Tag Archives: recycling

Contemplating Climate Change: What Motivates Individuals to Act?

This weekend marks the end of the first week of climate change discussions in Copenhagen, Denmark. Leaders from around the world have congregated to discuss their goals for lowering emissions and to pledge financial assistance for developing countries to adapt to the consequences of climate change. While national leaders are negotiating their commitments, what changes are possible at an individual level?

In a recent study, Frantz and Mayer apply a popular model of helping to the issue of climate change and hypothesize as to what motivates individuals to take action (or not). Their model outlines where change can be encouraged and where barriers to change often exist at the individual and organizational level. For example, their findings suggest that the sheer magnitude of the climate change problem — and the fact that the personal resources of individuals pale in comparison — is one of the factors that leads individuals to “engage in defensive attribution” and thus deflect responsibility. They go on to suggest ways of engaging individuals with nature as well as helping them see ways they can participate in collective actions that increase their overall sense of efficacy.

In short, climate change is a complex issue to address — one that will require the efforts of nations, organizations and individuals. Social psychology has much to offer activists and organizers who need to consider the ways in which individuals rationalize action and/or inaction.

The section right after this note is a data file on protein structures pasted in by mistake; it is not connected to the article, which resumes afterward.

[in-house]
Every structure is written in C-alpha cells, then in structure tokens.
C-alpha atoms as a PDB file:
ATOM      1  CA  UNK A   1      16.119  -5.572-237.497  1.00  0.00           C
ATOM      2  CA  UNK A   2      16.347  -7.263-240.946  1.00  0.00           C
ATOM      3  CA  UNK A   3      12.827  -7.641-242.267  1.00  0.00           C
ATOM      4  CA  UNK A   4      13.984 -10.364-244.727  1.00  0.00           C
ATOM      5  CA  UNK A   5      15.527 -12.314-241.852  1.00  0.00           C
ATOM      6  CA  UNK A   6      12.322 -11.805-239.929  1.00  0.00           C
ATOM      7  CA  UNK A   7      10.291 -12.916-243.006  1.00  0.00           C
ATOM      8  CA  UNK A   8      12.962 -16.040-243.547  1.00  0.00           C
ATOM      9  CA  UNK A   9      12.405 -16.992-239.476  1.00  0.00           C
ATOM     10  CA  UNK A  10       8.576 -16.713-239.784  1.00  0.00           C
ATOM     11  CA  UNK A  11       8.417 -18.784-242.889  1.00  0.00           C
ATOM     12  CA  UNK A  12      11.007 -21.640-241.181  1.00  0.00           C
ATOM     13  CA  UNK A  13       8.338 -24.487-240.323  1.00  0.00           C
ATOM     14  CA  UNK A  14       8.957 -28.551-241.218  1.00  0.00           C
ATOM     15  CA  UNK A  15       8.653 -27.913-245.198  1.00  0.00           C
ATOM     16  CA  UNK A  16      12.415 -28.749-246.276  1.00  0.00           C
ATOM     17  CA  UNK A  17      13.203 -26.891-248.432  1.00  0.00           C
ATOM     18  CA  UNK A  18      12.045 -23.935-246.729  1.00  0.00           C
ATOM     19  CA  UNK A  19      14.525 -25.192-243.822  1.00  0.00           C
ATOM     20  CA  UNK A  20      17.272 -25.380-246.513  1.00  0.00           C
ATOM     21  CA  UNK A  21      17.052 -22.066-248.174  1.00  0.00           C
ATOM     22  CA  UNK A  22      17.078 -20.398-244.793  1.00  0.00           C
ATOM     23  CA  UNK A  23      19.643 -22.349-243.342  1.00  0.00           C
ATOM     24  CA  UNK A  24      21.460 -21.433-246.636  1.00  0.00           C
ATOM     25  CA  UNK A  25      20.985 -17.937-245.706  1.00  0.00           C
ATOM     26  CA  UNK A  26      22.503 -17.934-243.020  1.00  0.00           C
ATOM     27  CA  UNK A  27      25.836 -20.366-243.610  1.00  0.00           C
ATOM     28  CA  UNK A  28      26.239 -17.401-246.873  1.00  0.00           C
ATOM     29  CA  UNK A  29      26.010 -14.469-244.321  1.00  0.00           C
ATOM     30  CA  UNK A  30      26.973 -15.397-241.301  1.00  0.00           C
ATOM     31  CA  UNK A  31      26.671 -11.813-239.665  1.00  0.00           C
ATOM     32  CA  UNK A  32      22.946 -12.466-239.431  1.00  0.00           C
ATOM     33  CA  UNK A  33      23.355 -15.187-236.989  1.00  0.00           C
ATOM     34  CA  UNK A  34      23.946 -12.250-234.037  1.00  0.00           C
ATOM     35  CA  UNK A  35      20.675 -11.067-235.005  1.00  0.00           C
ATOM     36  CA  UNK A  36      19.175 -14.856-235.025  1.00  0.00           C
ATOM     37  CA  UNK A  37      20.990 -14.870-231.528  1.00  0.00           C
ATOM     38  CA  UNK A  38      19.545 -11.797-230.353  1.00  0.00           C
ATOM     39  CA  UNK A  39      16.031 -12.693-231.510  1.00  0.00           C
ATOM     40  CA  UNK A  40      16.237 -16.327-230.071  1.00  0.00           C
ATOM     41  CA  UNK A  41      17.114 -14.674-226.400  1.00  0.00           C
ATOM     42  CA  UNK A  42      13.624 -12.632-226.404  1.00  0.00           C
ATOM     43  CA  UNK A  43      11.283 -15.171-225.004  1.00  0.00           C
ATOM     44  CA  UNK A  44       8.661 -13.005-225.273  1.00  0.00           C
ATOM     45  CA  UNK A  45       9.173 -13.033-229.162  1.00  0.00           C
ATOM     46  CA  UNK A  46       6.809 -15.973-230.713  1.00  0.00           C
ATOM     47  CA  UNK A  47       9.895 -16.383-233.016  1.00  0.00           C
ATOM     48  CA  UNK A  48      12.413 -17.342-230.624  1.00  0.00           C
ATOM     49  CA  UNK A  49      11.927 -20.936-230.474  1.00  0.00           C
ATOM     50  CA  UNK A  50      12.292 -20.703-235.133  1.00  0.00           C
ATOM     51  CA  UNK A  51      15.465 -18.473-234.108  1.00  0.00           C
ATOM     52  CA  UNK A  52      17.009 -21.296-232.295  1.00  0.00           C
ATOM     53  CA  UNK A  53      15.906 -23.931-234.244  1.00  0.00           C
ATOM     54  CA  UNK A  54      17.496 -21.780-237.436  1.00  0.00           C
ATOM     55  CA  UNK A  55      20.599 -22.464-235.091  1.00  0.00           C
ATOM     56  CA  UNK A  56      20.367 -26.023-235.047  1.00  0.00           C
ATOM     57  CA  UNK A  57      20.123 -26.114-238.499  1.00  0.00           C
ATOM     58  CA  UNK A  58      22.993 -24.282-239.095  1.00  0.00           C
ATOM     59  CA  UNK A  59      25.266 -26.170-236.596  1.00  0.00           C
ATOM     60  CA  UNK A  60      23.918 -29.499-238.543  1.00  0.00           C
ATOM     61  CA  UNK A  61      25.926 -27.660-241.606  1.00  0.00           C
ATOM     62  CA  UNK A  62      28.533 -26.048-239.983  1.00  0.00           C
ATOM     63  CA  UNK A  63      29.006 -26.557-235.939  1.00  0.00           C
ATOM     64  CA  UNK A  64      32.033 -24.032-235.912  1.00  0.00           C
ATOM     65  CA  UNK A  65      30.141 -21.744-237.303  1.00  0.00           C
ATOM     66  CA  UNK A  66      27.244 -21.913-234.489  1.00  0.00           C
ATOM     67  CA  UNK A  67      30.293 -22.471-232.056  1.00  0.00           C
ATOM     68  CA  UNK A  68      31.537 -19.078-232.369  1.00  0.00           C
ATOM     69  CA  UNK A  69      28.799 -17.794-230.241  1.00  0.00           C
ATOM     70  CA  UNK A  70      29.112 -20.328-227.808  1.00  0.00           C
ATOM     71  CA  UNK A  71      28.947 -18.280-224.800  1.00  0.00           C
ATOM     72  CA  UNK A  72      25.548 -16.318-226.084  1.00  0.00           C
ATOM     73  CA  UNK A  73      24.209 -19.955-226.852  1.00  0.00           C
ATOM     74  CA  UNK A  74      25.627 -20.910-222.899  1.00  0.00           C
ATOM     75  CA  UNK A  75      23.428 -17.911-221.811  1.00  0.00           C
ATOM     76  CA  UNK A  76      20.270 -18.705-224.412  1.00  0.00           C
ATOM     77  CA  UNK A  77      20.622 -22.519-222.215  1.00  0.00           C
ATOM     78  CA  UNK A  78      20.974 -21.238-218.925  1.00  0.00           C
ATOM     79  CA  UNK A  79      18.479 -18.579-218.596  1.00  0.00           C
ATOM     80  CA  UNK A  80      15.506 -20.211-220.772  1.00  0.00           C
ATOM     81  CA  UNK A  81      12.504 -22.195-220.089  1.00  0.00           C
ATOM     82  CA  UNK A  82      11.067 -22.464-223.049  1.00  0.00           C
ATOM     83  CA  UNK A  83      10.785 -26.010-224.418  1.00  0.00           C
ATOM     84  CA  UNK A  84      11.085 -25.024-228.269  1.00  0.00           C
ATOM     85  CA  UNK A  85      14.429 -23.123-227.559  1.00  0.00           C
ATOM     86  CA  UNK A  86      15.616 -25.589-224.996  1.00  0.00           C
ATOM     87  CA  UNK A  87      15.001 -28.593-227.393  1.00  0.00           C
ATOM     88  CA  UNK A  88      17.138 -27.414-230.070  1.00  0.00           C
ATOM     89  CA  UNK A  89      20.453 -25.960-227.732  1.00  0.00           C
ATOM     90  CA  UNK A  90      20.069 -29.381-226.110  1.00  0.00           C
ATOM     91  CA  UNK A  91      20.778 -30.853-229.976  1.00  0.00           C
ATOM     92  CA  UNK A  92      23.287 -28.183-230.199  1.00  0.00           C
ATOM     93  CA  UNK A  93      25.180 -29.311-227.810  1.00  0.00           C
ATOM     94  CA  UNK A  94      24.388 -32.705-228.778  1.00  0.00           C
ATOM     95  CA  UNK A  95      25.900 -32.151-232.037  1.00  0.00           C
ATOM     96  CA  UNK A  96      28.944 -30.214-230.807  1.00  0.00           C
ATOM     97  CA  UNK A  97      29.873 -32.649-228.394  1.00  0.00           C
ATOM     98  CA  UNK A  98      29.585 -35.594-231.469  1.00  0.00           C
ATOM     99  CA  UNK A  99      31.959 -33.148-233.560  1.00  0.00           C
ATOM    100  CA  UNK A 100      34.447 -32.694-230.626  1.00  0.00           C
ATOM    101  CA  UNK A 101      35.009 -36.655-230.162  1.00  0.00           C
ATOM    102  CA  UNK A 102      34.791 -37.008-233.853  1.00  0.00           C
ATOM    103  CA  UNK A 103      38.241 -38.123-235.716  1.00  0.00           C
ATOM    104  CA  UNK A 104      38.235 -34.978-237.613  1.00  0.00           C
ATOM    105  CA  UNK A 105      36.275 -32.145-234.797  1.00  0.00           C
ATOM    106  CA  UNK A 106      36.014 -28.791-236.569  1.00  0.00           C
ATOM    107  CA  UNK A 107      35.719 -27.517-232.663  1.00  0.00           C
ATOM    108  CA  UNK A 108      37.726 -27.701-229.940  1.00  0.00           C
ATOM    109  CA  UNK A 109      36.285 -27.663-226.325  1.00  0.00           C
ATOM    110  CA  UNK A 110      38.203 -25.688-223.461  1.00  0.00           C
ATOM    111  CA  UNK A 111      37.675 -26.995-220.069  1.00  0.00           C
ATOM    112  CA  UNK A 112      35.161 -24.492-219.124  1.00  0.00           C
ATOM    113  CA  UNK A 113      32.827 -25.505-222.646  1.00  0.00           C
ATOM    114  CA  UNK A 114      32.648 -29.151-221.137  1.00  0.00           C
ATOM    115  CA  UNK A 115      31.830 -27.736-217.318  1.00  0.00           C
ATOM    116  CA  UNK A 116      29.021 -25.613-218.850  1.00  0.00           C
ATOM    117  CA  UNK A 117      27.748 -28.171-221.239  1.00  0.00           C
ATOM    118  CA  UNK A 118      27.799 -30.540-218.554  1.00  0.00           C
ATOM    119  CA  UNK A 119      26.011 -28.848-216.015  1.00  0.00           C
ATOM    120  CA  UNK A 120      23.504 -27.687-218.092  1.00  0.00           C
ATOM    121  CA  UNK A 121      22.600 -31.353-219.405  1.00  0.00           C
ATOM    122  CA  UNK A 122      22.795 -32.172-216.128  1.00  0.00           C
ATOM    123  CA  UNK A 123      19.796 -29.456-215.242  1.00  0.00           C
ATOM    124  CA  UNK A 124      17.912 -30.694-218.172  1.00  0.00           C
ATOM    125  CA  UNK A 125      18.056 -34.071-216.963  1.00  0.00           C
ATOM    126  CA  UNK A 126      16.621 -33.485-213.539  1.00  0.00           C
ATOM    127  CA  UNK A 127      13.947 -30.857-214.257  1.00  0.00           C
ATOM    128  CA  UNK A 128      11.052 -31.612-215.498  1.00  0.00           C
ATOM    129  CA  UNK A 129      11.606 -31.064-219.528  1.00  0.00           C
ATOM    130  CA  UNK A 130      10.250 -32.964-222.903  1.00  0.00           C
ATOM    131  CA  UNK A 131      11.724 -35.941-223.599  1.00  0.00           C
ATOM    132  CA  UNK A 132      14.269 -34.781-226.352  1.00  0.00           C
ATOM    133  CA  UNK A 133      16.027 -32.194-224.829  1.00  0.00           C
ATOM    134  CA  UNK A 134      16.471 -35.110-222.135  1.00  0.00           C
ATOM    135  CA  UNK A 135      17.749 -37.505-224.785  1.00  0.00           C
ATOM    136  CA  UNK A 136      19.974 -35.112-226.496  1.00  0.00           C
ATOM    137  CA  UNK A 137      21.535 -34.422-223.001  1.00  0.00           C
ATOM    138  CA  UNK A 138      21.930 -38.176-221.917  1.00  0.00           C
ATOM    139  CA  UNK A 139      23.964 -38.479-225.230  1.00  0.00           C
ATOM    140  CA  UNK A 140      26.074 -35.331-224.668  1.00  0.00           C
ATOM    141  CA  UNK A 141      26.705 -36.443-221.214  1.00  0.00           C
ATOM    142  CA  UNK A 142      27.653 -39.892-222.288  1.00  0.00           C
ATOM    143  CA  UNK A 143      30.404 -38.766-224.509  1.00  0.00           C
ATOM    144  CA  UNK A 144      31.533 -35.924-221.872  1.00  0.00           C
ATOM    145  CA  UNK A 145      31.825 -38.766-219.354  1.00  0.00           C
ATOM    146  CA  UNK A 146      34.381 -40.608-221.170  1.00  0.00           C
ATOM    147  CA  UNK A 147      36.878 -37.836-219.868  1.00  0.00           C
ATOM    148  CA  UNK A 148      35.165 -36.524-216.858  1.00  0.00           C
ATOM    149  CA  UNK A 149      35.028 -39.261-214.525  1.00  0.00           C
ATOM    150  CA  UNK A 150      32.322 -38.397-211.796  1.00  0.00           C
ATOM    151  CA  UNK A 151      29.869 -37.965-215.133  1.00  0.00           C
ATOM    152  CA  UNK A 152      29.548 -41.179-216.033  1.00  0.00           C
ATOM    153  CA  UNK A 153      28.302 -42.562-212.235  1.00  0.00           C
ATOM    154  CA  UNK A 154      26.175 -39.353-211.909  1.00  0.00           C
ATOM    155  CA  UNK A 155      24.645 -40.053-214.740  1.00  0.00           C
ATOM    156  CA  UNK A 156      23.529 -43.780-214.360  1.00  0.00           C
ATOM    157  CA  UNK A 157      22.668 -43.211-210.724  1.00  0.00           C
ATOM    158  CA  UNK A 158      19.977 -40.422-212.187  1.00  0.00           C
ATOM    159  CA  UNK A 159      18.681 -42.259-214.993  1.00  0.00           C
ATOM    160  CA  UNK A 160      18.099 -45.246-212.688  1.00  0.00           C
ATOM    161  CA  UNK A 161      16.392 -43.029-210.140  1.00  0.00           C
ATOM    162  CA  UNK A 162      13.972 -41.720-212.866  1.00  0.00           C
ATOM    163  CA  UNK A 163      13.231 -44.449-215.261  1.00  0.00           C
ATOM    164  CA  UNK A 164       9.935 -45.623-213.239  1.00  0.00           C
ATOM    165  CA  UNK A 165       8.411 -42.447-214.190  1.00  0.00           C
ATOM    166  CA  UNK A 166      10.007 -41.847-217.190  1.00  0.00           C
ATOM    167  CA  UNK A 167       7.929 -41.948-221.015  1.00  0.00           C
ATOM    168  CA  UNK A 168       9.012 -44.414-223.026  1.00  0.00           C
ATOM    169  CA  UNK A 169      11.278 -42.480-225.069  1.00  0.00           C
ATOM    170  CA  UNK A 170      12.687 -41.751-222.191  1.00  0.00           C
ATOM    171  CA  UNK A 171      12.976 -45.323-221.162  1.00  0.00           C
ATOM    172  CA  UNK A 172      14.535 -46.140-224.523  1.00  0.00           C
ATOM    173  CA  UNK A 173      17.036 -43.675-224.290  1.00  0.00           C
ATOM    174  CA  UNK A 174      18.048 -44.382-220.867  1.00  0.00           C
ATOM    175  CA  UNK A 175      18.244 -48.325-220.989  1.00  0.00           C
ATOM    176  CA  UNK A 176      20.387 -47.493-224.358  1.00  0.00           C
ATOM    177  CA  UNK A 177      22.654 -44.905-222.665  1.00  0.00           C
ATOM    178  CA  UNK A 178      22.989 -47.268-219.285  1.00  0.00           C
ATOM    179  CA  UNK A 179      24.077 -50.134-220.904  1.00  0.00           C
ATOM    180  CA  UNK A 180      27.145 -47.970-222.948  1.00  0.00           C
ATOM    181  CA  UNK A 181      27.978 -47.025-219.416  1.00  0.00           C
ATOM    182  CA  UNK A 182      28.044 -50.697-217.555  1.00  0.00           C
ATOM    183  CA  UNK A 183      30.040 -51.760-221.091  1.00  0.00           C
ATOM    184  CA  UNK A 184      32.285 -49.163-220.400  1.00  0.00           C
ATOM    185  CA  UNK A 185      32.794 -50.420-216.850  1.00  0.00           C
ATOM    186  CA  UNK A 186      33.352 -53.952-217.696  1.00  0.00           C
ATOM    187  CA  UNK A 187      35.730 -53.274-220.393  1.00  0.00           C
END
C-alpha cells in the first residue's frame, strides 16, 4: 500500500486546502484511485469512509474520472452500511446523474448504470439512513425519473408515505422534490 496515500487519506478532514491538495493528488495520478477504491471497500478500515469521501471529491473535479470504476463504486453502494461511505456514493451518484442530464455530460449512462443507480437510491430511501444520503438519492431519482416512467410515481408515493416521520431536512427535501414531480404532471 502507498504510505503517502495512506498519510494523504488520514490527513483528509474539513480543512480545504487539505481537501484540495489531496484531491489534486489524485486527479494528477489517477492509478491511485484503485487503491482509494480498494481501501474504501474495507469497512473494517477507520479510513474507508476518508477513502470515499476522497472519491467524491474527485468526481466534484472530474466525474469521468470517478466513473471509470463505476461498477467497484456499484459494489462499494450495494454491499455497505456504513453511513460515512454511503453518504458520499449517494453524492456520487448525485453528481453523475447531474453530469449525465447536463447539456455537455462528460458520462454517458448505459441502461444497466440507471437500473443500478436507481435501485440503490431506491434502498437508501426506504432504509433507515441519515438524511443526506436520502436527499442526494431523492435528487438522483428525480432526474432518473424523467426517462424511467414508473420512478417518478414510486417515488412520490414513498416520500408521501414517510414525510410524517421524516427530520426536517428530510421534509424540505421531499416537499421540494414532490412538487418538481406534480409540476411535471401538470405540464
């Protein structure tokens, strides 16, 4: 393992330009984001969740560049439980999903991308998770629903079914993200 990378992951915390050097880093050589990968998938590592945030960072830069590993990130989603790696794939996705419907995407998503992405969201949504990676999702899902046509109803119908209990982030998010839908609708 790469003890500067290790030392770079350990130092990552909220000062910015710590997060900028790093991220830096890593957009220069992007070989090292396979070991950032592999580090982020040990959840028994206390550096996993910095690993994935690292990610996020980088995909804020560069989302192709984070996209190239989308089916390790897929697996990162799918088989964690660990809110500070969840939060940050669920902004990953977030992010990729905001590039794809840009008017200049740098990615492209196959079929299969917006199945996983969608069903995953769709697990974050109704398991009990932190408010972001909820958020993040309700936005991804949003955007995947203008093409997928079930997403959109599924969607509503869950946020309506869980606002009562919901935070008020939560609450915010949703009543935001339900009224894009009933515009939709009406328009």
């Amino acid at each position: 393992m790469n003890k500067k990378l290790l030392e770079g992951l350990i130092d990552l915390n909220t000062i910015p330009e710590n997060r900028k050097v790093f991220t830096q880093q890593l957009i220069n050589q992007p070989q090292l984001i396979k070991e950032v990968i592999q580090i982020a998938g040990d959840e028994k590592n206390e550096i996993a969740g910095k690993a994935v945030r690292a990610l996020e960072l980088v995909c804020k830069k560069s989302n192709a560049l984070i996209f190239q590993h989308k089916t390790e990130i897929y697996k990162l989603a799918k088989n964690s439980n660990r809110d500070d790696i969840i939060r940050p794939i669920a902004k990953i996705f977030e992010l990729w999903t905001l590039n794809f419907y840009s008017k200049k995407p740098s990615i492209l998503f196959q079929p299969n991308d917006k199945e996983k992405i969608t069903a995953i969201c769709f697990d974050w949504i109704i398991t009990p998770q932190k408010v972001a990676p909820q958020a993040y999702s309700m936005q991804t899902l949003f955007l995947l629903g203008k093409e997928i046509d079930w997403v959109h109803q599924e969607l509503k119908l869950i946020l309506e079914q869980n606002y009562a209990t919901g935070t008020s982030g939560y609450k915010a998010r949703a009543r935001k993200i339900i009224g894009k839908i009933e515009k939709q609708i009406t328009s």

Frantz and Mayer, 2009, The Emergency of Climate Change: Why Are We Failing to Take Action?

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Virtual Conference Report: Day Four (22 Oct, 2009)

800px-COP14_11by paulabowles The conference today has taken on a distinctly environmental feel. First up was Mark Macklin’s (University of Wales, Aberystwyth) keynote address entitled ‘Floodplain Catastrophes and Climate Change: Lessons from the Rise and Fall of Riverine Societies.’ In his paper, Macklin observes that ‘[w]e are not the first society to face the threat of environmental catastrophe,’ although he stresses that the current threat has unique features. Susan Morrison (Texas State University – San Marcos) has taken a highly interdisciplinary approach to her paper ‘Waste Studies ‐ A New Paradigm for Literary Analysis, Something is Rotten in the Denmark of Beowulf and Hamlet’. By combining the disciplines of literature and waste studies, Morrison offers a reminder ‘that the origins of the Anglophone literary canon are sedimented in waste’. Tim Cooper (University of Exeter, Cornwall Campus) continued this theme of waste with his paper ‘Recycling Modernity: Towards an Environmental History of Waste.’ By taking as a starting point the belief that ‘waste was one of the characteristic products of modernity’ Cooper is able to consider why this subject is so fascinating to historians and other social scientists. Before, we head into the fifth day of the conference, just a quick reminder to visit the virtual book exhibit. As a delegate, you are invited to take 20% off the price of any Wiley Book.